2019.10.01 19:37 "Re: [Tiff] TIFF_IO_MAX too large for Windows XP", by Roger Leigh
On 01/10/2019 19:01, David C. Partridge wrote:
After a lot of digging I found out why my code wasn't working when run in Windows XP (It was working fine of Window 7 and up)
In tif_unix.c the read() and write() calls were using TIFF_IO_MAX to set the maximum buffer size. Unfortunately when they were called with a request to read a large file the requested number of bytes to read was 170,769,911 bytes which resulted in read() returning -1 with errno set to EINVAL.
For now I have changed the #define for TIFF_IO_MAX thus:
//#define TIFF_IO_MAX 2147483647U
#define TIFF_IO_MAX USHRT_MAX
which limits the request size to 65535.
Does anyone know what the actual limit was on Windows XP? If higher than 65535 I'd like to increase the defined limit.
Would the libtiff maintainers consider changing this to an appropriate smaller value?
Did you try building with tif_win32.c instead of tif_unix.c?
For the change you made, would this not have quite negative performance implications for platforms supporting rather larger sizes? This rather small when individual images can be many gigabytes.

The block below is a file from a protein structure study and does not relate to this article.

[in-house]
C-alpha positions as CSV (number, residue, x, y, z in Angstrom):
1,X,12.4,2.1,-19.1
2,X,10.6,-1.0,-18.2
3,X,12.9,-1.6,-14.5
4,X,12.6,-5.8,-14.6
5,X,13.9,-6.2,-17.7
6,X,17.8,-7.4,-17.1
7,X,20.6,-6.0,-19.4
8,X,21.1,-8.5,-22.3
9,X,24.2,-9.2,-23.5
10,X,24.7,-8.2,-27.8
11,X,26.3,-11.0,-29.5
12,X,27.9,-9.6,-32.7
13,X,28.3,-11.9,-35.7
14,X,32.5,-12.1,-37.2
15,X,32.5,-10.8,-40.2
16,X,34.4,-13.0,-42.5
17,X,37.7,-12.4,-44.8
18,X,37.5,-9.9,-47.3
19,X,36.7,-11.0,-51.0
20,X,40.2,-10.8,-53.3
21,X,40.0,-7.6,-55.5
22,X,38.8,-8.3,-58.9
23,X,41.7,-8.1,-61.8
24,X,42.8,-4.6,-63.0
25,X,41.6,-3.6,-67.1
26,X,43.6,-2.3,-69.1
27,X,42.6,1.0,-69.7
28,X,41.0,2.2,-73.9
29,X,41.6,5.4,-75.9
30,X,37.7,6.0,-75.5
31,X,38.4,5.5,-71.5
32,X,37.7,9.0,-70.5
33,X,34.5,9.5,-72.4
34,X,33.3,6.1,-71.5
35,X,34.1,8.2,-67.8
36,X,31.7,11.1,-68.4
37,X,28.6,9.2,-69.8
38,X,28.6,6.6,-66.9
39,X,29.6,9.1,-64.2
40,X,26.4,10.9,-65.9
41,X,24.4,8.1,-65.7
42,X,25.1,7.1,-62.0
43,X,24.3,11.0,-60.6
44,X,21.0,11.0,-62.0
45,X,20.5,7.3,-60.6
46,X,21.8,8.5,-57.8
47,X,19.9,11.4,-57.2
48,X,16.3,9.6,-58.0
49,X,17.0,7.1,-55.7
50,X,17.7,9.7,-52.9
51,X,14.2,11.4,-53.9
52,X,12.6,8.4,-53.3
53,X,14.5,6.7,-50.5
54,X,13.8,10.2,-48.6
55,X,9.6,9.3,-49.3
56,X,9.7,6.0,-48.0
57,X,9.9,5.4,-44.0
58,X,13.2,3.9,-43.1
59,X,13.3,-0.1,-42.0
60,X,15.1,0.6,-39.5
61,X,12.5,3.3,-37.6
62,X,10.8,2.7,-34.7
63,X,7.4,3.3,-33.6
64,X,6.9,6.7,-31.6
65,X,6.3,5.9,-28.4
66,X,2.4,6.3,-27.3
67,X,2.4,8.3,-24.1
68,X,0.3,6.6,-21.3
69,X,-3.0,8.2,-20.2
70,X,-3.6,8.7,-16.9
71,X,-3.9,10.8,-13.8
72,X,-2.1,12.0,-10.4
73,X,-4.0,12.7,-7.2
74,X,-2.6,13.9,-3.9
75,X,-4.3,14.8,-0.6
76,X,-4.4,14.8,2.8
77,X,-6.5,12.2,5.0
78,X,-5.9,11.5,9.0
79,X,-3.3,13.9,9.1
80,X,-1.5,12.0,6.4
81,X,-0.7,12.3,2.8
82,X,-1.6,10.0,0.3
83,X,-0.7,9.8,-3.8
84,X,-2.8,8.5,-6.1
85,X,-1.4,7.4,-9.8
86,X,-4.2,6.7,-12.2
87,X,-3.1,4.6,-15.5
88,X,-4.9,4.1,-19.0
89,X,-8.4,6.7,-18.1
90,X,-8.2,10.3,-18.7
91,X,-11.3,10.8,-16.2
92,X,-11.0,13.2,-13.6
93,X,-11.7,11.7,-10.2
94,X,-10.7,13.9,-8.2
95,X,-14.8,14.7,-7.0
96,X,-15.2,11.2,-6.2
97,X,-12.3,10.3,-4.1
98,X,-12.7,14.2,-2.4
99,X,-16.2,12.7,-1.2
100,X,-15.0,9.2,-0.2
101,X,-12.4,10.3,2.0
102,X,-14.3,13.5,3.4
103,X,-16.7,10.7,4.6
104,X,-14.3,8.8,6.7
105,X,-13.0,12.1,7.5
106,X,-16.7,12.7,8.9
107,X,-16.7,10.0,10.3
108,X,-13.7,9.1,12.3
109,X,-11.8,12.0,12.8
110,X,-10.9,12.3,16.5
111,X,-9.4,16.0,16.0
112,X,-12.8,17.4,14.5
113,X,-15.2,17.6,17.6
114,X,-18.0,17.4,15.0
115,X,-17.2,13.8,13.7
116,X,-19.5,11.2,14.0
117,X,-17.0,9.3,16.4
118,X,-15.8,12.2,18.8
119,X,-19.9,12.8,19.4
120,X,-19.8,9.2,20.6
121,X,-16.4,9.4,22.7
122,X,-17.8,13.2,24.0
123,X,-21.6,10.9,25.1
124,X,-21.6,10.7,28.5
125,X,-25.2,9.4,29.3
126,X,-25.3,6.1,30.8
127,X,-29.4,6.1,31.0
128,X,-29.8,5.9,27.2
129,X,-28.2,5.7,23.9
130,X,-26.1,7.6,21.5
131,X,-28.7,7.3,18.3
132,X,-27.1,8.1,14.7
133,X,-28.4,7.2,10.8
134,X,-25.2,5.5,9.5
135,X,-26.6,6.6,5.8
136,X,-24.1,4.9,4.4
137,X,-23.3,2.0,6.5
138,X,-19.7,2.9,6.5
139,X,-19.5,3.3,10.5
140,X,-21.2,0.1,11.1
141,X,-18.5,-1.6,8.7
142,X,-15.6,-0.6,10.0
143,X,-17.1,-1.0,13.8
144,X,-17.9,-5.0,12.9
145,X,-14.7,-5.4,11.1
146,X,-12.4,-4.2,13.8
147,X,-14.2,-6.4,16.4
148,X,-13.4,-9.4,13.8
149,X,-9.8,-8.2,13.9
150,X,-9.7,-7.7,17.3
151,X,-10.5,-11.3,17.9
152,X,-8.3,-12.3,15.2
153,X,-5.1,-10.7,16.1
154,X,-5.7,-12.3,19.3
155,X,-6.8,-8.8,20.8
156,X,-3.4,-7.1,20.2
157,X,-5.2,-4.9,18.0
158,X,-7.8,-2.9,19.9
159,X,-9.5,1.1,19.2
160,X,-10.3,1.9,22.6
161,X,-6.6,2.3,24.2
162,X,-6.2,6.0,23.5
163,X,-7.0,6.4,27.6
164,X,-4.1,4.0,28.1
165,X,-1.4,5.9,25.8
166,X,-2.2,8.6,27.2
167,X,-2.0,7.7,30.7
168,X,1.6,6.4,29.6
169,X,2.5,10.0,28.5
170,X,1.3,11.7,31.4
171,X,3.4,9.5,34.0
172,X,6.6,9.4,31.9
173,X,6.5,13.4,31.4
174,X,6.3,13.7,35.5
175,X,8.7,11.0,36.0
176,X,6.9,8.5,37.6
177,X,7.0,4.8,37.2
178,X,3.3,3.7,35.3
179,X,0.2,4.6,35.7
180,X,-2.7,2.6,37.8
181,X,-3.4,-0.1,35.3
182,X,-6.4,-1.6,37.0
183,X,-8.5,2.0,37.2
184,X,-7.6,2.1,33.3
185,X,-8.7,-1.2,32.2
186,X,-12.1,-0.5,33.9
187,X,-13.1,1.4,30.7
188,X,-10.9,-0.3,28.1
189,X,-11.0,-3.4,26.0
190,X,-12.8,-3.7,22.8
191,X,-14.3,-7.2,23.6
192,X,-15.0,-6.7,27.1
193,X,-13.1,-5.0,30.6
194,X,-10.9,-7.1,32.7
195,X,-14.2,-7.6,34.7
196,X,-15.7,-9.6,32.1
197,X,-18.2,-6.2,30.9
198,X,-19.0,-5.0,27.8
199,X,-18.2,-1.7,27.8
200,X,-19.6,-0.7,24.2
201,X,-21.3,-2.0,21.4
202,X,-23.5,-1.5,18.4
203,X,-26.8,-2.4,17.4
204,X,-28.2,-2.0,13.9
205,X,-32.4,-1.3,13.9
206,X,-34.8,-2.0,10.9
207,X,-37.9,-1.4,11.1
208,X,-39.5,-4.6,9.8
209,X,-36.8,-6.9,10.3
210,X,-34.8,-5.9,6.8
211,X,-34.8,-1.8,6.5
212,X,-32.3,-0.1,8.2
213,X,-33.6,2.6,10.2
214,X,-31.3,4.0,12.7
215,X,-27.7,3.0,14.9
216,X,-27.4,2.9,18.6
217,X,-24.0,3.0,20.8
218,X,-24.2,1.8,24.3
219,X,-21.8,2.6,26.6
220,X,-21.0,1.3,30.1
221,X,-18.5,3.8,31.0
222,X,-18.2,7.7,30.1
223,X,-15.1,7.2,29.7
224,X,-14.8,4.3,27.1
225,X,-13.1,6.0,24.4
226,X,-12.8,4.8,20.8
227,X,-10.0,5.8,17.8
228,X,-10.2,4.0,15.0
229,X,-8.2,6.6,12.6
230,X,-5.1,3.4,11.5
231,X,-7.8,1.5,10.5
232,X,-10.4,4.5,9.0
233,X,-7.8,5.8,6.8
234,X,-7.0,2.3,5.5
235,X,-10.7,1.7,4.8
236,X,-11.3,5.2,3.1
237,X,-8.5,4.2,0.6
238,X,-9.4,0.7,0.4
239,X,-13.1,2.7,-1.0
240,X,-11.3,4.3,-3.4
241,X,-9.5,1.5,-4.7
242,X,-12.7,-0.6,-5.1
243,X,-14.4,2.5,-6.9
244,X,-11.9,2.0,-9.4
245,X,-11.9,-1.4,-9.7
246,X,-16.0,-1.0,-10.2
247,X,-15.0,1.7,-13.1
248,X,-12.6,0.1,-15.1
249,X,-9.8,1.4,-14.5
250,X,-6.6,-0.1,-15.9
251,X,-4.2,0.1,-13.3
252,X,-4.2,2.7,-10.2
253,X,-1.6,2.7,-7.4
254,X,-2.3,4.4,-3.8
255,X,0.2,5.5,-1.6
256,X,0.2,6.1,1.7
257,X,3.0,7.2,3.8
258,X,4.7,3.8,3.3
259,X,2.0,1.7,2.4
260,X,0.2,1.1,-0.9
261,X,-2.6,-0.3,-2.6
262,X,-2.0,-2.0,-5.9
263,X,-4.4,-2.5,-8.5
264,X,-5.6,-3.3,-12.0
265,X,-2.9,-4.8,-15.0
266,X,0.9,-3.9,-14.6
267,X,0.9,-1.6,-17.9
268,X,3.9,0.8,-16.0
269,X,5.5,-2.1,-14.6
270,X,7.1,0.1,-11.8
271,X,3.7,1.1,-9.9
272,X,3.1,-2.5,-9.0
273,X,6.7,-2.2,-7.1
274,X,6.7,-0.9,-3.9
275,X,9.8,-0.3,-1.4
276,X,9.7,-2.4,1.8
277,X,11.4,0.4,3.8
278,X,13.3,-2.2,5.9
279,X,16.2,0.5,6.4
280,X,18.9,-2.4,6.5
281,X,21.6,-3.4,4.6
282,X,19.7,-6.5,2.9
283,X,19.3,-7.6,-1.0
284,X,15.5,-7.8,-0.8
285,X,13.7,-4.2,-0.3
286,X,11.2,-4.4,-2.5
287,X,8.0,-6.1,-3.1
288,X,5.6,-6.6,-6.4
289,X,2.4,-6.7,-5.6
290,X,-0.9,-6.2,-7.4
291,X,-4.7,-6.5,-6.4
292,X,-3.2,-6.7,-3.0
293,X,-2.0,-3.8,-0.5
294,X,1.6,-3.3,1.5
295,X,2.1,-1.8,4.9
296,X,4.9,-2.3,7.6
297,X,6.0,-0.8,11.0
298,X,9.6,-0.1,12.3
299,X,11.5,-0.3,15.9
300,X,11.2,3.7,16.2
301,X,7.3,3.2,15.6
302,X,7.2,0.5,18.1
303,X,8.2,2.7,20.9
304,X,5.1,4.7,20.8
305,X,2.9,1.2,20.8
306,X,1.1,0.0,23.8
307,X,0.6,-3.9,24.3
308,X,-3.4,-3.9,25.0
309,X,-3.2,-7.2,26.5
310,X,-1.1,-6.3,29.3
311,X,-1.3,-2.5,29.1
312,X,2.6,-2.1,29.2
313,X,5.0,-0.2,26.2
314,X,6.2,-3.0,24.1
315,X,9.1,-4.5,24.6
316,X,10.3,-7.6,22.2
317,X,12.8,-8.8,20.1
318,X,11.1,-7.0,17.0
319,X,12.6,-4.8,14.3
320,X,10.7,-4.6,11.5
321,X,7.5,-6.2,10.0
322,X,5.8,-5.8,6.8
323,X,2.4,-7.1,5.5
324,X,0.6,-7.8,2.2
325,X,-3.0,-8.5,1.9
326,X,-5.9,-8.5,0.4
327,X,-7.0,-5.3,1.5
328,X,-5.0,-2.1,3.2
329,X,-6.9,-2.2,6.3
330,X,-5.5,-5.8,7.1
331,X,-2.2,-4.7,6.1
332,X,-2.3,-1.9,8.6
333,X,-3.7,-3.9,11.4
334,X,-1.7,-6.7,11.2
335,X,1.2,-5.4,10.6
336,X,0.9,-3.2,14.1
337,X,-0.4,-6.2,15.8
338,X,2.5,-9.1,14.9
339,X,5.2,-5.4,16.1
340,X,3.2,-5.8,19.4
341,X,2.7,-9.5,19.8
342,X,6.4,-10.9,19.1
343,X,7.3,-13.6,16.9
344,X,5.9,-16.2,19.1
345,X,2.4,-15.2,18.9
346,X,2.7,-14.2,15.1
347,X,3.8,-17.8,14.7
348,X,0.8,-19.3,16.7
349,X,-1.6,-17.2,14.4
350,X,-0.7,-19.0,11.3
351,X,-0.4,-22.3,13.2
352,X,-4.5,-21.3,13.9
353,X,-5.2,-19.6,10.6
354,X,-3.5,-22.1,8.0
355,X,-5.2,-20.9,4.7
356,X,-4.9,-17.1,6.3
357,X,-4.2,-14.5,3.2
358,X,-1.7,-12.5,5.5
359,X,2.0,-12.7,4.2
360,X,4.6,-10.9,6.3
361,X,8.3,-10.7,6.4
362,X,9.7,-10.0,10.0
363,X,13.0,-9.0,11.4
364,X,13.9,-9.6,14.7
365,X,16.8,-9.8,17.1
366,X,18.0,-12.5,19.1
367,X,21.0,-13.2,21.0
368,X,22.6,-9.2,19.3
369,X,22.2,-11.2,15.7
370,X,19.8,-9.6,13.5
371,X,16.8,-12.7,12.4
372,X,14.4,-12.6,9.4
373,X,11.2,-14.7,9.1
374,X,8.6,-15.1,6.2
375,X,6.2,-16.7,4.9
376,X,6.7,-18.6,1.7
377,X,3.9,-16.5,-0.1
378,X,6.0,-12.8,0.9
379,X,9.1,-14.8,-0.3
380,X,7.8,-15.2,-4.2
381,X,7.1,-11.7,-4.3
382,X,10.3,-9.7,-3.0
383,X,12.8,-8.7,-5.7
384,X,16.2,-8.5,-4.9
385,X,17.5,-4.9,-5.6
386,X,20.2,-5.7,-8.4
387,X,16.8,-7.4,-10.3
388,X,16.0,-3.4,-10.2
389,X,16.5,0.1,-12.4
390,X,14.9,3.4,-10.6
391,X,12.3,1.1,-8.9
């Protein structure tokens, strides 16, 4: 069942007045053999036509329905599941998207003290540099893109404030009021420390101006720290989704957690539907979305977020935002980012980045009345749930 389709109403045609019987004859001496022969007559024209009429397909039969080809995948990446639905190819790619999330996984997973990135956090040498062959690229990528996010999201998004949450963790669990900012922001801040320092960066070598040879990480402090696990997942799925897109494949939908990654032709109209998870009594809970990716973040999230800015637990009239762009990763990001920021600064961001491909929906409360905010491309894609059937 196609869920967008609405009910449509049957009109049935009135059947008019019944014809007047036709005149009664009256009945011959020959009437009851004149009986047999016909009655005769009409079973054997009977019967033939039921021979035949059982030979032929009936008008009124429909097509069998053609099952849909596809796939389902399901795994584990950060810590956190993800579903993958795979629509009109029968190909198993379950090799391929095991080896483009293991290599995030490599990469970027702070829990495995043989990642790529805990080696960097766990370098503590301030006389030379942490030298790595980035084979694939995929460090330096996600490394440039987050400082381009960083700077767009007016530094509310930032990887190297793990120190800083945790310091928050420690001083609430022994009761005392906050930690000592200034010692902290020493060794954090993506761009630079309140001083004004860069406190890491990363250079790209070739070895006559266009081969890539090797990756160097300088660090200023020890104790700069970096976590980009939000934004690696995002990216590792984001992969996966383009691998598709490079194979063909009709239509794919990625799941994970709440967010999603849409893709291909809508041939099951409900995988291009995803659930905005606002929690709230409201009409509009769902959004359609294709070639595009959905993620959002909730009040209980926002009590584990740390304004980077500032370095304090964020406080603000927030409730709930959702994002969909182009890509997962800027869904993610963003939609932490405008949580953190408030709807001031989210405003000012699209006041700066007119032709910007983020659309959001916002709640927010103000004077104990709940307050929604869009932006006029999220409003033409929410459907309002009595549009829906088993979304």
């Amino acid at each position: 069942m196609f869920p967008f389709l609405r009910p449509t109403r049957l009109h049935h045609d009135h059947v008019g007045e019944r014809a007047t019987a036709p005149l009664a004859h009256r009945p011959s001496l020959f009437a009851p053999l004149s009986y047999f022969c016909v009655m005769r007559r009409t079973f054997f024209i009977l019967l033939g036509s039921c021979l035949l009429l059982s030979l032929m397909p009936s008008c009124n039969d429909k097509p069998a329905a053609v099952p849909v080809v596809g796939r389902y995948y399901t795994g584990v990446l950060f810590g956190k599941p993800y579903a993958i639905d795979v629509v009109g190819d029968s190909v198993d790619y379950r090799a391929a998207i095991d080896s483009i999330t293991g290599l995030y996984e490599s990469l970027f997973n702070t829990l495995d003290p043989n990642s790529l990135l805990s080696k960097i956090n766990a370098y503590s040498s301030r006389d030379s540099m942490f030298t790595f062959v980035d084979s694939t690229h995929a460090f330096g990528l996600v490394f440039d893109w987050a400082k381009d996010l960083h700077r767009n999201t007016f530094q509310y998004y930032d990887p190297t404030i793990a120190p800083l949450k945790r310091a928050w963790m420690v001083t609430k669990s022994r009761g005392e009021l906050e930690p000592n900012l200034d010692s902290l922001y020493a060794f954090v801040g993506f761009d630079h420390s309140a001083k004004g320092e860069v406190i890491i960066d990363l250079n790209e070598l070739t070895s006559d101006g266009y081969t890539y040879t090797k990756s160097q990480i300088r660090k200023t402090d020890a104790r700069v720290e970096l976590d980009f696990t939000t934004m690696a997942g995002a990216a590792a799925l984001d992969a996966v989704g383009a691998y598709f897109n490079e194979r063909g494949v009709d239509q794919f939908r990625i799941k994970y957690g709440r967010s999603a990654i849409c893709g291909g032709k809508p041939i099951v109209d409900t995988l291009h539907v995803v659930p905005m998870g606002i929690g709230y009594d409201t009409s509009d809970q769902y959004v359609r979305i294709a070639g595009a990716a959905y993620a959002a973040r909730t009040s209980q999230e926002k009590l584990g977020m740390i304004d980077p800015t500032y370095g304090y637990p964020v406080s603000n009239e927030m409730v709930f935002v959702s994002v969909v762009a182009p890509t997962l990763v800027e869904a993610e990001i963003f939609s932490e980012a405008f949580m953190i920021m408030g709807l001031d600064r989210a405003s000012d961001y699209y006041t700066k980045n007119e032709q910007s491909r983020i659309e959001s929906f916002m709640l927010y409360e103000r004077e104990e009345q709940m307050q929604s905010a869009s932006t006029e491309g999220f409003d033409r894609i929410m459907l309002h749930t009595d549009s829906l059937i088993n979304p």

I can see some documented limits here: https://docs.microsoft.com/en-us/windows/win32/api/fileapi/nf-fileapi-writefile (nNumberOfBytesToWrite). Whether they apply for your case, I don't know.
If this was to be supported, I think it would need to be set within an XP-specific #ifdef so that all the other platforms continue to use the larger size.
However, without wanting to sound too negative, Windows XP is thoroughly obsolete at this point. It's five major releases behind, completely unsupported for over five years, and I don't see and value in expending effort in supporting and maintaining it in 2019. Same for Vista, also unsupported now for two years. Extended support for 7 ends in January. https://support.microsoft.com/en-us/help/13853/windows-lifecycle-fact-sheet has the current lifecycles dates. If you need to support it, that's quite fine if you want to modify libtiff locally for your own use, but I'm unsure sure of the greater value in having such changes incorporated generally, especially if they will negatively effect currently supported platforms. However, I'm willing to be persuaded if there are good reasons.